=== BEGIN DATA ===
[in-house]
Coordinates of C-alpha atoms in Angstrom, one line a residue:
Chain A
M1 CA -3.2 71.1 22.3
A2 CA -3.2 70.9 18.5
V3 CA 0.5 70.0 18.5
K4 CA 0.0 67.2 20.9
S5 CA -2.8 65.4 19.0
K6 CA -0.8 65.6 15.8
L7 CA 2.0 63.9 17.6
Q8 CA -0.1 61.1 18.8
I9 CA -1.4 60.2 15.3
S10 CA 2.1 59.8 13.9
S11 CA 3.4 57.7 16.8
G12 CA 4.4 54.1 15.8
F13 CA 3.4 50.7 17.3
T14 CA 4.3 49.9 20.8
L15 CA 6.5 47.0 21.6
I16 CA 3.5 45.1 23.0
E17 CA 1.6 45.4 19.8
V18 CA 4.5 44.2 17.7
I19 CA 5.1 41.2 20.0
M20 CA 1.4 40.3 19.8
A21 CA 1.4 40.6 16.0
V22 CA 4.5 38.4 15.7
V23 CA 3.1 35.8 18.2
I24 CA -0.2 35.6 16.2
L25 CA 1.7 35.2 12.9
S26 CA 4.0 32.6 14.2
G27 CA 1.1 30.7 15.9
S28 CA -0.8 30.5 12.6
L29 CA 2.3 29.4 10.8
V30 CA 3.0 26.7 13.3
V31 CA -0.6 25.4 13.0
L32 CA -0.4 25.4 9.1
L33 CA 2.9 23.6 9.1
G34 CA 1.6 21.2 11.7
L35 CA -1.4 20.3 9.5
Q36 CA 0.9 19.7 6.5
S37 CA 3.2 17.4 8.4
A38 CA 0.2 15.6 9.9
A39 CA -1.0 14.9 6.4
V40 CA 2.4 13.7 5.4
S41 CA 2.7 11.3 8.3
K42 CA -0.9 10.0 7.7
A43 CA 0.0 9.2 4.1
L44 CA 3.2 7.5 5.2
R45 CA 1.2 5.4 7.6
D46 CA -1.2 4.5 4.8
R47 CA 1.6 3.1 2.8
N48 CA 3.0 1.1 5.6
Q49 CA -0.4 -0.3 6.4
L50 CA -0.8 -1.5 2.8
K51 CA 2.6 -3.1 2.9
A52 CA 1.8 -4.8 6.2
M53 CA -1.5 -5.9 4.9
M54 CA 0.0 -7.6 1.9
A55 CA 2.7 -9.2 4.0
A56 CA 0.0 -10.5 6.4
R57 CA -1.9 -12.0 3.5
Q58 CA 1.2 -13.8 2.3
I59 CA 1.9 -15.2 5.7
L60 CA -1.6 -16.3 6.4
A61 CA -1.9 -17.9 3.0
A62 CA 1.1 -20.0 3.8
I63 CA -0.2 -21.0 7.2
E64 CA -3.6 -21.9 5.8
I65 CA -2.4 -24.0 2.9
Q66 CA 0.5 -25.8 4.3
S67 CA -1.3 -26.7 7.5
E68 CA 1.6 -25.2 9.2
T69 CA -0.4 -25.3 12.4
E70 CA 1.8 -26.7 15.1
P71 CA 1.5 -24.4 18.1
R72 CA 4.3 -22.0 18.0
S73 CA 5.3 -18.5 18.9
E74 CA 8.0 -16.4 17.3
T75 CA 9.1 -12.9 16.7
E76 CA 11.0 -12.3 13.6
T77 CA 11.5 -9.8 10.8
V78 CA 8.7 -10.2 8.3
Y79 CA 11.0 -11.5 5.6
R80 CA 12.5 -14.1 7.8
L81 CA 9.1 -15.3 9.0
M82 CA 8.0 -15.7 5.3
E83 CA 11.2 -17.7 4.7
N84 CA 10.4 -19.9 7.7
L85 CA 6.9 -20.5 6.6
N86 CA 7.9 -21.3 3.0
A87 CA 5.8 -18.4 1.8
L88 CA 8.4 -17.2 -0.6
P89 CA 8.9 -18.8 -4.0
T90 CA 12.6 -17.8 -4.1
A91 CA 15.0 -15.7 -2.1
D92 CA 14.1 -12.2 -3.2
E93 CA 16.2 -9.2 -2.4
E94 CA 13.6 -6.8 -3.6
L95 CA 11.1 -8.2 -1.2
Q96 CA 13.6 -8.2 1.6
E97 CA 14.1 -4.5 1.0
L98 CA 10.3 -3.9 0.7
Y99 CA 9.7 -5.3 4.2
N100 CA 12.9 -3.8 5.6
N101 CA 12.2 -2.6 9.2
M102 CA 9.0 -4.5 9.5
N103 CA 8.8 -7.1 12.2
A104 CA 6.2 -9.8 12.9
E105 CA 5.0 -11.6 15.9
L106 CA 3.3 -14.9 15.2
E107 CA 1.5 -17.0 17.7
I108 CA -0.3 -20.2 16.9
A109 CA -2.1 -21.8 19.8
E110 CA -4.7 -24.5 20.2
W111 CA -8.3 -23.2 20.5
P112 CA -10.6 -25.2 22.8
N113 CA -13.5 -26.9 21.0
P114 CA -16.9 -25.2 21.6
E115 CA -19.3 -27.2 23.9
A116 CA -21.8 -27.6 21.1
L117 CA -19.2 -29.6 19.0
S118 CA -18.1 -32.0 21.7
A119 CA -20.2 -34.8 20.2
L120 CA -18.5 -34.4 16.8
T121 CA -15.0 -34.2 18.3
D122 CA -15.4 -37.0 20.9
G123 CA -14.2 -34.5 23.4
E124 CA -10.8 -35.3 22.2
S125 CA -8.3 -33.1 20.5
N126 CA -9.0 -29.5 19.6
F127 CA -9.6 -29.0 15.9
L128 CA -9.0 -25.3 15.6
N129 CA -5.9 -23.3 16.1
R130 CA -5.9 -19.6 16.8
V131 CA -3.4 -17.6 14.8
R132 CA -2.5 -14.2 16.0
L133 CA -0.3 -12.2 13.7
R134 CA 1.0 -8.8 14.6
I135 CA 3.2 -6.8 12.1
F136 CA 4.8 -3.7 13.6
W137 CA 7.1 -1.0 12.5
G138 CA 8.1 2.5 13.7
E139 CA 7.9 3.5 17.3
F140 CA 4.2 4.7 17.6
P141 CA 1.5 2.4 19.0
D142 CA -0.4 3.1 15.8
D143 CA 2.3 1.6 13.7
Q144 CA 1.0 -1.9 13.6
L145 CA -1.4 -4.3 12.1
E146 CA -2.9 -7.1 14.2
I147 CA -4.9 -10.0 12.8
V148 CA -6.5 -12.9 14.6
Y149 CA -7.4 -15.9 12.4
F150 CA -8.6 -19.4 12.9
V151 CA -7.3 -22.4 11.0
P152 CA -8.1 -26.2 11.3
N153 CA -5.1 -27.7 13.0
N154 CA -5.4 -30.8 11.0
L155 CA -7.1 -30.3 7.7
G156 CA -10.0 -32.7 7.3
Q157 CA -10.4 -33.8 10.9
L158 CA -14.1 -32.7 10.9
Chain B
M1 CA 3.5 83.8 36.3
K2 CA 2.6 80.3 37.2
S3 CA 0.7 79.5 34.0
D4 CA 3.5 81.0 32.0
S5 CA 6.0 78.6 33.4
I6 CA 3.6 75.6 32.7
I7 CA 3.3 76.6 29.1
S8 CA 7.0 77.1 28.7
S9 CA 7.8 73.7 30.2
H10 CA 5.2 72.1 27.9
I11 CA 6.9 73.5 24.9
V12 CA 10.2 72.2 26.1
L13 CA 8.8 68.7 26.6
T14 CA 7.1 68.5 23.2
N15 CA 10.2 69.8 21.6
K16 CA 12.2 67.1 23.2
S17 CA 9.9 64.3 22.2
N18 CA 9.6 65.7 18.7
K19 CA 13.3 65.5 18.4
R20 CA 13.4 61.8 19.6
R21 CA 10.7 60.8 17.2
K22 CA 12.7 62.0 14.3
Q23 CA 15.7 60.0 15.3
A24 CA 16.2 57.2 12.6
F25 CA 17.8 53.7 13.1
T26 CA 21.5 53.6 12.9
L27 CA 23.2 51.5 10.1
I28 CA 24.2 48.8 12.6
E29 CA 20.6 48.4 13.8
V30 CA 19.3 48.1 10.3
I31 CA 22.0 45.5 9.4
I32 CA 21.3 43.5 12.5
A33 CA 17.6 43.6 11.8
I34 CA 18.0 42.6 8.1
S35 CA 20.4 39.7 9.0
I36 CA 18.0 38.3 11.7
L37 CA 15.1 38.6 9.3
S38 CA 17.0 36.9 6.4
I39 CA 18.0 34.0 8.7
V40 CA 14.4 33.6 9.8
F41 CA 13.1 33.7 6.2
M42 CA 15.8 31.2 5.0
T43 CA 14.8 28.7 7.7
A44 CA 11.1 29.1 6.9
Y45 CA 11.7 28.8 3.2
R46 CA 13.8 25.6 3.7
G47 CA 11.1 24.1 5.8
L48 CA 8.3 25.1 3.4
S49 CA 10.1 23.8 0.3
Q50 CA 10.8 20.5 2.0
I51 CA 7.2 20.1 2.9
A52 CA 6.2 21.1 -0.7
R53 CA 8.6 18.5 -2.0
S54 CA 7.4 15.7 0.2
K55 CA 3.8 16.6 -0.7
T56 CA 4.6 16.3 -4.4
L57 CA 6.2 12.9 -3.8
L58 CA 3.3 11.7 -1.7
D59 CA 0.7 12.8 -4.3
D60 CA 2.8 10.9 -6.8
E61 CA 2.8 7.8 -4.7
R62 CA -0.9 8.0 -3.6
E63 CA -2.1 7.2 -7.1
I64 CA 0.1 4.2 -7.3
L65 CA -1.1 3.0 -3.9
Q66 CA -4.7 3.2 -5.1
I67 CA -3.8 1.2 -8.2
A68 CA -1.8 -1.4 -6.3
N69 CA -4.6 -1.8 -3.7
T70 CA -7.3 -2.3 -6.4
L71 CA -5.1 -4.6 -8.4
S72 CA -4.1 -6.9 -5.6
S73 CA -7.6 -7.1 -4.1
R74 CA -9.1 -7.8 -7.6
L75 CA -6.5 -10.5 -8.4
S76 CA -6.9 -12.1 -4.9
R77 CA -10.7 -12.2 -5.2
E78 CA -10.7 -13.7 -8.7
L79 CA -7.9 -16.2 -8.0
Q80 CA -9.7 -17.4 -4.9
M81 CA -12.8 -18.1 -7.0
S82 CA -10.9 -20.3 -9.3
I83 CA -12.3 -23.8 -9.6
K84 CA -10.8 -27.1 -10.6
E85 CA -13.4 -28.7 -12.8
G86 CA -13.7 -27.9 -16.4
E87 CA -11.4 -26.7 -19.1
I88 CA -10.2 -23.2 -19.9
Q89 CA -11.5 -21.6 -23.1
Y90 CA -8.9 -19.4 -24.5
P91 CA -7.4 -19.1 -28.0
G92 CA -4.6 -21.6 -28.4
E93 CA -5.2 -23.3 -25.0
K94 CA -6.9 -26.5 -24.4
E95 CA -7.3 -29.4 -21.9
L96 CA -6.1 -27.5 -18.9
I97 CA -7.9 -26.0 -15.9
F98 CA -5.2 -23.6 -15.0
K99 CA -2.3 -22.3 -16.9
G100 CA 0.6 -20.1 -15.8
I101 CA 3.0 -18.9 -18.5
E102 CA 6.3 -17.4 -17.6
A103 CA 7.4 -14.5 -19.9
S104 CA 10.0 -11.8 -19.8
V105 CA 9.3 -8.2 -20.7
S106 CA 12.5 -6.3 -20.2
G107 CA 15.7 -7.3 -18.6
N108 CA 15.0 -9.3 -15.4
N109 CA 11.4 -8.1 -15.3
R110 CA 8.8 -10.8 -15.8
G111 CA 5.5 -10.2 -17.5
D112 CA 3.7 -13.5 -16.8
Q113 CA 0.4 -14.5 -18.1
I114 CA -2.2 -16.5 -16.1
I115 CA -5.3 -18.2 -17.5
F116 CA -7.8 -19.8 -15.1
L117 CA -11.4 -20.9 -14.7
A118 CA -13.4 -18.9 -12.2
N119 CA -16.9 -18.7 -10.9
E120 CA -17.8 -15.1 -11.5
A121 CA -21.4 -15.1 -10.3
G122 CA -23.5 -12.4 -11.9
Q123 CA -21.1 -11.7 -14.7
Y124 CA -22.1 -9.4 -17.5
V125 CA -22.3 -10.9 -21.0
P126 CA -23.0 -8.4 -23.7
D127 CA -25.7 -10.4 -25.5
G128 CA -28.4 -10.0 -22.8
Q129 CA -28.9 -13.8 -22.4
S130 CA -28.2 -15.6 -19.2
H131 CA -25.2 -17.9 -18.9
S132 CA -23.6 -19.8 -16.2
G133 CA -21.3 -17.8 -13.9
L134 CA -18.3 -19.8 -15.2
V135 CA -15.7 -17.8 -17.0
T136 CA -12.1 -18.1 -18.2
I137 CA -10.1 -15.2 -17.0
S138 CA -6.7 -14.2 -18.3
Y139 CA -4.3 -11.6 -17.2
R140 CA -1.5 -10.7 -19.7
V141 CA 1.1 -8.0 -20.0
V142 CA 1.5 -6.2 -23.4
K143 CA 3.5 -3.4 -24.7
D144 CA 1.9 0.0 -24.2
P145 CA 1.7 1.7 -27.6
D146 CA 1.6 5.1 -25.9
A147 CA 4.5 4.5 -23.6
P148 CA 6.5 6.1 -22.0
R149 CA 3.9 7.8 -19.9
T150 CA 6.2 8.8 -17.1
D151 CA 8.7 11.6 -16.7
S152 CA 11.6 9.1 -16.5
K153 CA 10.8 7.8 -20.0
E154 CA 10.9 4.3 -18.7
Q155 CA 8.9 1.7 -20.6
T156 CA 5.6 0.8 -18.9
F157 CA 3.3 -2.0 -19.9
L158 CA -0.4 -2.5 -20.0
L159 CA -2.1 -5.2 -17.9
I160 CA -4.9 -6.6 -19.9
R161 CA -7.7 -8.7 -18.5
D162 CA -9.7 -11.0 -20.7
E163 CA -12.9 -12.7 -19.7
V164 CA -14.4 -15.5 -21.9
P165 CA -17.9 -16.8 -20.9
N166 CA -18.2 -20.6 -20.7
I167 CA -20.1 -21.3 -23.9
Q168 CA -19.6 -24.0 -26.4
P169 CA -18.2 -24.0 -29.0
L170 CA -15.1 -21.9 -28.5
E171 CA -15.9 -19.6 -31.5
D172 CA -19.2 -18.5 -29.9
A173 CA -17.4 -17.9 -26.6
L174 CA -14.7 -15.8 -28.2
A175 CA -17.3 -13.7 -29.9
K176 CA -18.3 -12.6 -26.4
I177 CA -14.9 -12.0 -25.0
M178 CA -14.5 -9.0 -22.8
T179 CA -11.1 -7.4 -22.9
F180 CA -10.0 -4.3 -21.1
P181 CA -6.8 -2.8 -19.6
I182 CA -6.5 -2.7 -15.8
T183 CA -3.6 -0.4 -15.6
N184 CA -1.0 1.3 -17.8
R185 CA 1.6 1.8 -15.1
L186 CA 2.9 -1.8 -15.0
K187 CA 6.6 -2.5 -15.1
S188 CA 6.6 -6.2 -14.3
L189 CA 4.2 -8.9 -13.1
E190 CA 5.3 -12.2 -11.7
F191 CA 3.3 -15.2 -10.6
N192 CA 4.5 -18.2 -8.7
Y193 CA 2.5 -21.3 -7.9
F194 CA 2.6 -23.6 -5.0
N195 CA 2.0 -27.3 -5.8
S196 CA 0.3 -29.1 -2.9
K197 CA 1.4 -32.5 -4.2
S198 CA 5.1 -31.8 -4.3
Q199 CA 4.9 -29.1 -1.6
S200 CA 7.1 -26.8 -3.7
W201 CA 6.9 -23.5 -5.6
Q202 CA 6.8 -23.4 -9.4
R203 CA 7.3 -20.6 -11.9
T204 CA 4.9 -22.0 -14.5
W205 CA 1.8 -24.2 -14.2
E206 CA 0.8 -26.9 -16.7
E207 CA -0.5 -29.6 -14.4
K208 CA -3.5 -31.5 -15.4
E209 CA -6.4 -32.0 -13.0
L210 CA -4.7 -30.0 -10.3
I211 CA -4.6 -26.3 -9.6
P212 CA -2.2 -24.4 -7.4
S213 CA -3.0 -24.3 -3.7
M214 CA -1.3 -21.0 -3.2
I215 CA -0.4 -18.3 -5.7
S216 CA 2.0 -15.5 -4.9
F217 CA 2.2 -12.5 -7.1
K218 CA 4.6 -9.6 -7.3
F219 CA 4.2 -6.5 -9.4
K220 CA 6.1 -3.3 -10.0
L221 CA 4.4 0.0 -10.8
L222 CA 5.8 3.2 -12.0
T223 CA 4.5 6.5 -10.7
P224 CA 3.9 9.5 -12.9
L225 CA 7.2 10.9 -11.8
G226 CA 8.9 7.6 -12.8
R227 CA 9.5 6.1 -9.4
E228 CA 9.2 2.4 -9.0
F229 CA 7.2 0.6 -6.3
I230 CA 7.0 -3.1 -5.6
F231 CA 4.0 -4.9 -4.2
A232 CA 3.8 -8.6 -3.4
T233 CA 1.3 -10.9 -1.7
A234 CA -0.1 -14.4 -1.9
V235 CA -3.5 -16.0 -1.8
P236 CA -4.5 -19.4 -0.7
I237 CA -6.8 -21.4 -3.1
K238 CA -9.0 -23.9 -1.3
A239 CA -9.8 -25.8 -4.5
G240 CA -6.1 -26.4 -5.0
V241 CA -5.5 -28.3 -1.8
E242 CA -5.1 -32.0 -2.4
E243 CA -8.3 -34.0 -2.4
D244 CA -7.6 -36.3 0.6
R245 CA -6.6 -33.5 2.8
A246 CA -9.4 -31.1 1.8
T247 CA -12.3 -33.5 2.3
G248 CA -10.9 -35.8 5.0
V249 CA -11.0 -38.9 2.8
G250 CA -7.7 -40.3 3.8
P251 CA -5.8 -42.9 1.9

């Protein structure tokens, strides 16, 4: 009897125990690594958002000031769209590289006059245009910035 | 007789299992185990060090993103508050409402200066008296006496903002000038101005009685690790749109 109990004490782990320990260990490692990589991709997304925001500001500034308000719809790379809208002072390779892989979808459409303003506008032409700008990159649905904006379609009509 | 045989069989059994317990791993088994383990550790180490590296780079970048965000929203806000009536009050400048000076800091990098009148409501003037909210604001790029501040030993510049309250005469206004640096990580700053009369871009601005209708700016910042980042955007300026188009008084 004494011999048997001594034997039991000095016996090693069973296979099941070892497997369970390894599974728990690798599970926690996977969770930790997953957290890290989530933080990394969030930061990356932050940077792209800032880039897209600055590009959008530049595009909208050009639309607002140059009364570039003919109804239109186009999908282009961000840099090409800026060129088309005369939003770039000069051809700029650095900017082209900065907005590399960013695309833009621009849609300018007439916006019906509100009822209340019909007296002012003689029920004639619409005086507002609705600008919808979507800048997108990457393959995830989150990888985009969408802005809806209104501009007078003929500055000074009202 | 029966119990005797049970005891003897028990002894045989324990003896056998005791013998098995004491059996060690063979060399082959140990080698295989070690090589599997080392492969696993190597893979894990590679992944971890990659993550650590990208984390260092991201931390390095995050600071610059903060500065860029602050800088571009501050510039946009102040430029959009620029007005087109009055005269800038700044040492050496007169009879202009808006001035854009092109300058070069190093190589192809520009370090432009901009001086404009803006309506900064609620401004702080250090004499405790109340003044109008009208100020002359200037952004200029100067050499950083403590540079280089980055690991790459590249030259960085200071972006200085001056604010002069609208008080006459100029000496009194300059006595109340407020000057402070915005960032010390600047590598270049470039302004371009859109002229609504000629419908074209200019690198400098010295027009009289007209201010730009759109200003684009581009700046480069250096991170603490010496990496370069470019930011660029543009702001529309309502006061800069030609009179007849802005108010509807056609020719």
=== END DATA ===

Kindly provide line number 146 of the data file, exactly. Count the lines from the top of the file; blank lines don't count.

D143 CA 2.3 1.6 13.7